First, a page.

James Ihaka is a Herald reporter based in Hamilton.

Facility asked why killer had not been formally admitted

Diane Elizabeth White was 53 years old when she was killed.
Diane Elizabeth White was 53 years old when she was killed.

Questions have been raised as to how a woman who threatened to harm her neighbour before later killing her with a hammer was not formally admitted to a mental health facility earlier.

An inquest into the death of Diane Elizabeth White, 53, began yesterday in Hamilton more than four years after she was bludgeoned to death by Christine Judith Morris on January 19, 2010.

Morris, who was diagnosed with borderline personality disorder and paranoid schizophrenia, pleaded guilty to her murder in 2012 and was sentenced to life in prison, with a 10-year minimum non-parole period.

The inquest heard how Morris, who was an informal patient at Waikato DHB mental health facility, the Henry Bennett Centre, and Ms White had an acrimonious relationship and would argue frequently.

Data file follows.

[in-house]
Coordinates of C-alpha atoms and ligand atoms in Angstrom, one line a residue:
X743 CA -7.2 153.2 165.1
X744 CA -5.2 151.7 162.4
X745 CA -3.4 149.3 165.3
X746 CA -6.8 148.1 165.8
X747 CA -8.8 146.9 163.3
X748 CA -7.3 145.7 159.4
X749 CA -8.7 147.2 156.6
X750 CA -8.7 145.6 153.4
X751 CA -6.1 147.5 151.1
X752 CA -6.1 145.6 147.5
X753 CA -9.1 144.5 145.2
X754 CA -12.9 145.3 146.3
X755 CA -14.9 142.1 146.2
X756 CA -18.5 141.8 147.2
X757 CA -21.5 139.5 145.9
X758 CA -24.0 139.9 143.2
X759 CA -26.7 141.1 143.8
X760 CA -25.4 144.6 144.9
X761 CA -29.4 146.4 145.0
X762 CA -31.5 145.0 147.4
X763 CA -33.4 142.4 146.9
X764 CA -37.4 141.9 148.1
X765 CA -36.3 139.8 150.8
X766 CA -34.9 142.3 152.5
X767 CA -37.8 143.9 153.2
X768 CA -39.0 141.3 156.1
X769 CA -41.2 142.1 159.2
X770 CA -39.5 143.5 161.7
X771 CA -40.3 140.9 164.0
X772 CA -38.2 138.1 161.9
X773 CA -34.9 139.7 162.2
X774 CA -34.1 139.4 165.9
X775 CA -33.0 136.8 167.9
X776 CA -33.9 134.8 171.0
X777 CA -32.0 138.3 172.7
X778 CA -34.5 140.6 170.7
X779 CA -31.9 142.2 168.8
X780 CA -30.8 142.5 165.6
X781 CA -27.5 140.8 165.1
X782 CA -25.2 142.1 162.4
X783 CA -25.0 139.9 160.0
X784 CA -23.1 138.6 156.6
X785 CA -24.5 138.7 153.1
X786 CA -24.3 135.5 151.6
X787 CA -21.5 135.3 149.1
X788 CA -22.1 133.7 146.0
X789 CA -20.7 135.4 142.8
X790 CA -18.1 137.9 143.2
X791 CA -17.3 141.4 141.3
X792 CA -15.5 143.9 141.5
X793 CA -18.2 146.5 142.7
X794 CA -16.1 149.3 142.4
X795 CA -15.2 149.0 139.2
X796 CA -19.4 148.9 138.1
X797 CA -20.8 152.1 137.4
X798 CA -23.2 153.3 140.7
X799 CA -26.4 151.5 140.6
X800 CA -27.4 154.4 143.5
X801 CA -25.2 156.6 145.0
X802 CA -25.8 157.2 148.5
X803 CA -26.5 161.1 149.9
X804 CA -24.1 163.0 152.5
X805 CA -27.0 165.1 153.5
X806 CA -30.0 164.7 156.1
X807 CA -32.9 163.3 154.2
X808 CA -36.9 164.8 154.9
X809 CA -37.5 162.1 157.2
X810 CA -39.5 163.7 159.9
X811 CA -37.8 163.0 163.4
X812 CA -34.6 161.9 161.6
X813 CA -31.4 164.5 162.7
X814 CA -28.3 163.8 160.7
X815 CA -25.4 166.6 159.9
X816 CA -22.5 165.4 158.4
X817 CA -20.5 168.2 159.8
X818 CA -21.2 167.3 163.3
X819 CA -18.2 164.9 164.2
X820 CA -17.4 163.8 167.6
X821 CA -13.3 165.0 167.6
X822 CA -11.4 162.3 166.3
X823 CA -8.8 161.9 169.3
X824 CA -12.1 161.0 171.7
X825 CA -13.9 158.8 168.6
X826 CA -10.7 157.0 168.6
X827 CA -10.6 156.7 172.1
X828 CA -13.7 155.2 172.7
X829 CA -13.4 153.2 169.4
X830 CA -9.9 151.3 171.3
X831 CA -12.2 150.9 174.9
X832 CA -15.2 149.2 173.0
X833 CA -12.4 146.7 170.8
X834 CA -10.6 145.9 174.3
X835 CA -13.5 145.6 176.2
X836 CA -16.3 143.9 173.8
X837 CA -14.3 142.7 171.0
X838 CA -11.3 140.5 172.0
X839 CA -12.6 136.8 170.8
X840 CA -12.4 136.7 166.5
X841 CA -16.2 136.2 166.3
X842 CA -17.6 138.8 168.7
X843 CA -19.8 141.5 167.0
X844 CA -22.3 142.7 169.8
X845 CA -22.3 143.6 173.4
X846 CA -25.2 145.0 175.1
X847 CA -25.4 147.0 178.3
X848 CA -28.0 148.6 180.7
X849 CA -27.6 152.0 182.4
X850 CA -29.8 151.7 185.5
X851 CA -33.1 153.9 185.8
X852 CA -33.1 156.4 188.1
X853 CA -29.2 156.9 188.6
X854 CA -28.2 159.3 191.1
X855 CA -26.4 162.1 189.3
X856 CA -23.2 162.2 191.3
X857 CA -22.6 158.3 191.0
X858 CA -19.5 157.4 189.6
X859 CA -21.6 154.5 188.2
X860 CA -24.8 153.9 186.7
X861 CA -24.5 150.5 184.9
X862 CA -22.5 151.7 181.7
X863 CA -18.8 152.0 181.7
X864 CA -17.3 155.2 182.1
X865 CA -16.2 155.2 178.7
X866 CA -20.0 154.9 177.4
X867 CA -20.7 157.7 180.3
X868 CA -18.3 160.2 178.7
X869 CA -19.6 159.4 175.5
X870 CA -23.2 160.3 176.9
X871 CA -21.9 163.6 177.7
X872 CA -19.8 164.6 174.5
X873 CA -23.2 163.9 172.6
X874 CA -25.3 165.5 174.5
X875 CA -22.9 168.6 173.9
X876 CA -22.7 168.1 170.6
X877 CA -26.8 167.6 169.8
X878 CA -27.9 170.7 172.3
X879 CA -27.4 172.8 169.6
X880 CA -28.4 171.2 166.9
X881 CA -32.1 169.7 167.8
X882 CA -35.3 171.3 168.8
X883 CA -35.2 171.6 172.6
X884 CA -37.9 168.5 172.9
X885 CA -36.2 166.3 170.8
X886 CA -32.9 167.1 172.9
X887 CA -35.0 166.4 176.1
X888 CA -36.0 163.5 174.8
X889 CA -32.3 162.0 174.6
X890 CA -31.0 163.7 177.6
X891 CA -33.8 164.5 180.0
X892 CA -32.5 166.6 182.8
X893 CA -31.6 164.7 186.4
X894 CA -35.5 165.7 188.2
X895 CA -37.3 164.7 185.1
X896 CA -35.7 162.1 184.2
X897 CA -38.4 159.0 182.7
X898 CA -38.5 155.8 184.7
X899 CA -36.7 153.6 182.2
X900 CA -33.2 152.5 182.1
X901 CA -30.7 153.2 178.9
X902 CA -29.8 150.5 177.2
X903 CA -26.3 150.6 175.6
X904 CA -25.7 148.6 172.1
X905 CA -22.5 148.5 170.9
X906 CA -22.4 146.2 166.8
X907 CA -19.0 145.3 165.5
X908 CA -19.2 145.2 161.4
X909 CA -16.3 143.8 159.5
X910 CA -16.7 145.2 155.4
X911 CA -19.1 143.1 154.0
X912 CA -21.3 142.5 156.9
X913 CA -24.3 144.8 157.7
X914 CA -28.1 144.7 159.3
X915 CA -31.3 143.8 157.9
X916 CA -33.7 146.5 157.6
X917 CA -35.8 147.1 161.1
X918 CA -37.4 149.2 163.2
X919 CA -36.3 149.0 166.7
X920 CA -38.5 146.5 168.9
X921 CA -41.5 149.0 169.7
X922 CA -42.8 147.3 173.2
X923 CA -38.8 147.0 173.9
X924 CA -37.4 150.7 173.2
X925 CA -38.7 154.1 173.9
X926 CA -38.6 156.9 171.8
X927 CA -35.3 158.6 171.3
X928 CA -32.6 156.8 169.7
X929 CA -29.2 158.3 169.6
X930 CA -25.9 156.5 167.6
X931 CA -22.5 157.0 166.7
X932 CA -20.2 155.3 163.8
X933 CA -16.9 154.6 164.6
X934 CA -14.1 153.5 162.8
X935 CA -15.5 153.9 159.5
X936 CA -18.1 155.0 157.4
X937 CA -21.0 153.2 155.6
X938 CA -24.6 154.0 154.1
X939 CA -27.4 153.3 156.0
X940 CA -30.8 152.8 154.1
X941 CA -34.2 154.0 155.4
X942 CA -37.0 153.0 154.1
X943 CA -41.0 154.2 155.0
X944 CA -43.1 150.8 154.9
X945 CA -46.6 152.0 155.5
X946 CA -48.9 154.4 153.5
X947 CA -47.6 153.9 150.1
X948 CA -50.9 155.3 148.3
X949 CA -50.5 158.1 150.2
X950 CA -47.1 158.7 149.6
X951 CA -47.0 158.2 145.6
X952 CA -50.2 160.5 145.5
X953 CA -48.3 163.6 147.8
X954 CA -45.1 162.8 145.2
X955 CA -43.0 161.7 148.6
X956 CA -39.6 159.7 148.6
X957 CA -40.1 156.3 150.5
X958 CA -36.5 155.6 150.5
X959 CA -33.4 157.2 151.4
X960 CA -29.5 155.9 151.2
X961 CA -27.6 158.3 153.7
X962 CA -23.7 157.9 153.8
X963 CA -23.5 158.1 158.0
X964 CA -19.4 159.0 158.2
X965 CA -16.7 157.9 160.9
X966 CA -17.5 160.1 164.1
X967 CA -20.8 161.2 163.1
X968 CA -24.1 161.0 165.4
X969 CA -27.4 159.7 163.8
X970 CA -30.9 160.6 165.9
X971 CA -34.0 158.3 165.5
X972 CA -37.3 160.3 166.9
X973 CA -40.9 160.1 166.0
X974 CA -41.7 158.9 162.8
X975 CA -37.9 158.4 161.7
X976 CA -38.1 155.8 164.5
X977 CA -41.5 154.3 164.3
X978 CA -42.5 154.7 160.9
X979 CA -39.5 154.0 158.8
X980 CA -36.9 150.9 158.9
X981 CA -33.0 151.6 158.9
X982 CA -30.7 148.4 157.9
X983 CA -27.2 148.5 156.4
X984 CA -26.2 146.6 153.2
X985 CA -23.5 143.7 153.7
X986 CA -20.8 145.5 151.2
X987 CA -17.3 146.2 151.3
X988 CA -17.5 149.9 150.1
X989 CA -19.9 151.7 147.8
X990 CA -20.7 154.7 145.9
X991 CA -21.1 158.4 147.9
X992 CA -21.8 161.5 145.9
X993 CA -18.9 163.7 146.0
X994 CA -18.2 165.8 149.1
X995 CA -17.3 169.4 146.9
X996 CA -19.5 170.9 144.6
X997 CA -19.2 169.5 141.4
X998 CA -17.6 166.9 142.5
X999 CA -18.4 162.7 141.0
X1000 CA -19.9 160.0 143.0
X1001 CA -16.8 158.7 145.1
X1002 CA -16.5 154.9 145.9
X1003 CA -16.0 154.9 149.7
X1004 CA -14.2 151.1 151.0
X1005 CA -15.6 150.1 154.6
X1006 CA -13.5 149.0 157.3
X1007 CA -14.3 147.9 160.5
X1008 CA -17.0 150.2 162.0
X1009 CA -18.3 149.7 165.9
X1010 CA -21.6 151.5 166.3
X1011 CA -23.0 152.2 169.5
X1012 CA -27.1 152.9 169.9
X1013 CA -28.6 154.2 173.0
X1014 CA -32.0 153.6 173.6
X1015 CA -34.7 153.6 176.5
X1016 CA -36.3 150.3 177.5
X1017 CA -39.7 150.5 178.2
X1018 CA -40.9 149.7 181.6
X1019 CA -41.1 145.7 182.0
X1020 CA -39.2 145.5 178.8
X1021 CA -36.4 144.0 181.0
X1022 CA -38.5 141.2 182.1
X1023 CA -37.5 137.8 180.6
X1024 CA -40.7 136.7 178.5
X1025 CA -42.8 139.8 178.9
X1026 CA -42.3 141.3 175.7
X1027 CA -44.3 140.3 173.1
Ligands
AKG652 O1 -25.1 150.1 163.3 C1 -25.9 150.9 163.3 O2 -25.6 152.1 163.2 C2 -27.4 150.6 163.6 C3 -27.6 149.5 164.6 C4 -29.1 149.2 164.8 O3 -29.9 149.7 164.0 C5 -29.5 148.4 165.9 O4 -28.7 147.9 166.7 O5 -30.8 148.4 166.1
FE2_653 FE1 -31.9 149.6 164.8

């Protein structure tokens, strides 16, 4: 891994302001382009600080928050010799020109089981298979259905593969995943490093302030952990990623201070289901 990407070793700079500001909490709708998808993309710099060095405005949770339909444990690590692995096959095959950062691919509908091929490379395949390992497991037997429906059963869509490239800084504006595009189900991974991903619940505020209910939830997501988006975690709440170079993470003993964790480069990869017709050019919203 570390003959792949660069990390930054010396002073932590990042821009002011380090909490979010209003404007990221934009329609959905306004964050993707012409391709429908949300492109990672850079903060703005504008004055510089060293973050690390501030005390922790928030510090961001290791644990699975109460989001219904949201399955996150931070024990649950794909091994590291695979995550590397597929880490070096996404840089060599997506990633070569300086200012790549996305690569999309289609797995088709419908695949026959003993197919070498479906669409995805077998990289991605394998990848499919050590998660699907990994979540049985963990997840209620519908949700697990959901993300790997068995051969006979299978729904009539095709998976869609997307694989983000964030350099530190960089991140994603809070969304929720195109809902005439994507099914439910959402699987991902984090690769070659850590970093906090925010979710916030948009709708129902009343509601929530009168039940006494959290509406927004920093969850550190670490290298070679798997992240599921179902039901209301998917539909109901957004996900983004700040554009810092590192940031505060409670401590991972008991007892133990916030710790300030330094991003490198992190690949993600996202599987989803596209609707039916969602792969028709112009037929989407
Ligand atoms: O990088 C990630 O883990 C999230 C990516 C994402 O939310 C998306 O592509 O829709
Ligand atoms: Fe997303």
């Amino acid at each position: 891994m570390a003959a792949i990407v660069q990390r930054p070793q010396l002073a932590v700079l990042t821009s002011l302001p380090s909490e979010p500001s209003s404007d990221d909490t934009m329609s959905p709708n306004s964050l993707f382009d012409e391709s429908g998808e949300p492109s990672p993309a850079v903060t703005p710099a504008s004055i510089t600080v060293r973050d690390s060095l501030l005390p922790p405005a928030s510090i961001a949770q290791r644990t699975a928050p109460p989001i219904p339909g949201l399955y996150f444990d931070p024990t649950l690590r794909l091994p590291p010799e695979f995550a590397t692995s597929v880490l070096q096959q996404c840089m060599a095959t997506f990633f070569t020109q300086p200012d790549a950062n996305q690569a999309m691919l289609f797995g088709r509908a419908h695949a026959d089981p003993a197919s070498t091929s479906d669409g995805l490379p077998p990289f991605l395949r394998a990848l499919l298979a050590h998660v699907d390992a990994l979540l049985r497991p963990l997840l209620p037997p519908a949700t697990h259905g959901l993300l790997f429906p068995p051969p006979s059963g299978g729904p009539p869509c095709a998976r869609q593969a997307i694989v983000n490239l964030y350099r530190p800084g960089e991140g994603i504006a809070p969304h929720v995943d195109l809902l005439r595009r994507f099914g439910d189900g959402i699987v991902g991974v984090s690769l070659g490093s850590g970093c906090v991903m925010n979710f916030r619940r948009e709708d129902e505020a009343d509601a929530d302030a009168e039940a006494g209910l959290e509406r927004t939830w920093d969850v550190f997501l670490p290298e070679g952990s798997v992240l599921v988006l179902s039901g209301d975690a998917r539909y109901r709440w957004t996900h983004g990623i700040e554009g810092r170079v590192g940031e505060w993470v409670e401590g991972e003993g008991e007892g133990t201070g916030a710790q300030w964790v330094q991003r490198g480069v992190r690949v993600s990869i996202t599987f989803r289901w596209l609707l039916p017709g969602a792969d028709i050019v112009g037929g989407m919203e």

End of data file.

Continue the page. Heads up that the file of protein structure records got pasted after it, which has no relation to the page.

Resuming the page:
Morris had openly threatened to harm Ms White whom she also blamed for Child, Youth and Family taking her 5-month-old son from her care not long before the killing.

Yesterday, Morris' counsel, Anthony Rogers, questioned an HBC staff member overseeing aspects of her care, asking what more was needed to make her a formal patient under the Mental Health Act.

The staff member, whose name is suppressed, said Morris' judgement was not impaired and she was "not mentally unwell" but "just stressed" during a January 15 assessment.

Clinical notes showed Morris was worried Ms White was "going to try to put her in jail" so she requested a few more days as an informal patient.

On January 19, the man said given her agitation and threats that she wanted to kill Ms White and her boyfriend she couldn't be released.

"At this point Ms Morris ... made direct threats to the lives of her two neighbours and due to these threats I told her I was unable to discharge her," he said.

Morris' anger had reached a "critical level" but she asked to take a cigarette break before she was sedated. She instead scaled a wall and escaped the facility and headed to her Blackburn St flat.

Earlier, the inquest heard how HBC staff called police at least three times between 10.30am-12pm and sent a fax after Morris had fled.

Senior Sergeant Murray Stapp said Morris went to a neighbour's house, where she had a cup of tea before the attack. The neighbour contacted the HBC and police sent a patrol car to Blackburn St at 11.10am but they couldn't find her.

The neighbour called police when she saw Morris in blood-stained clothes not long after.

- NZ Herald

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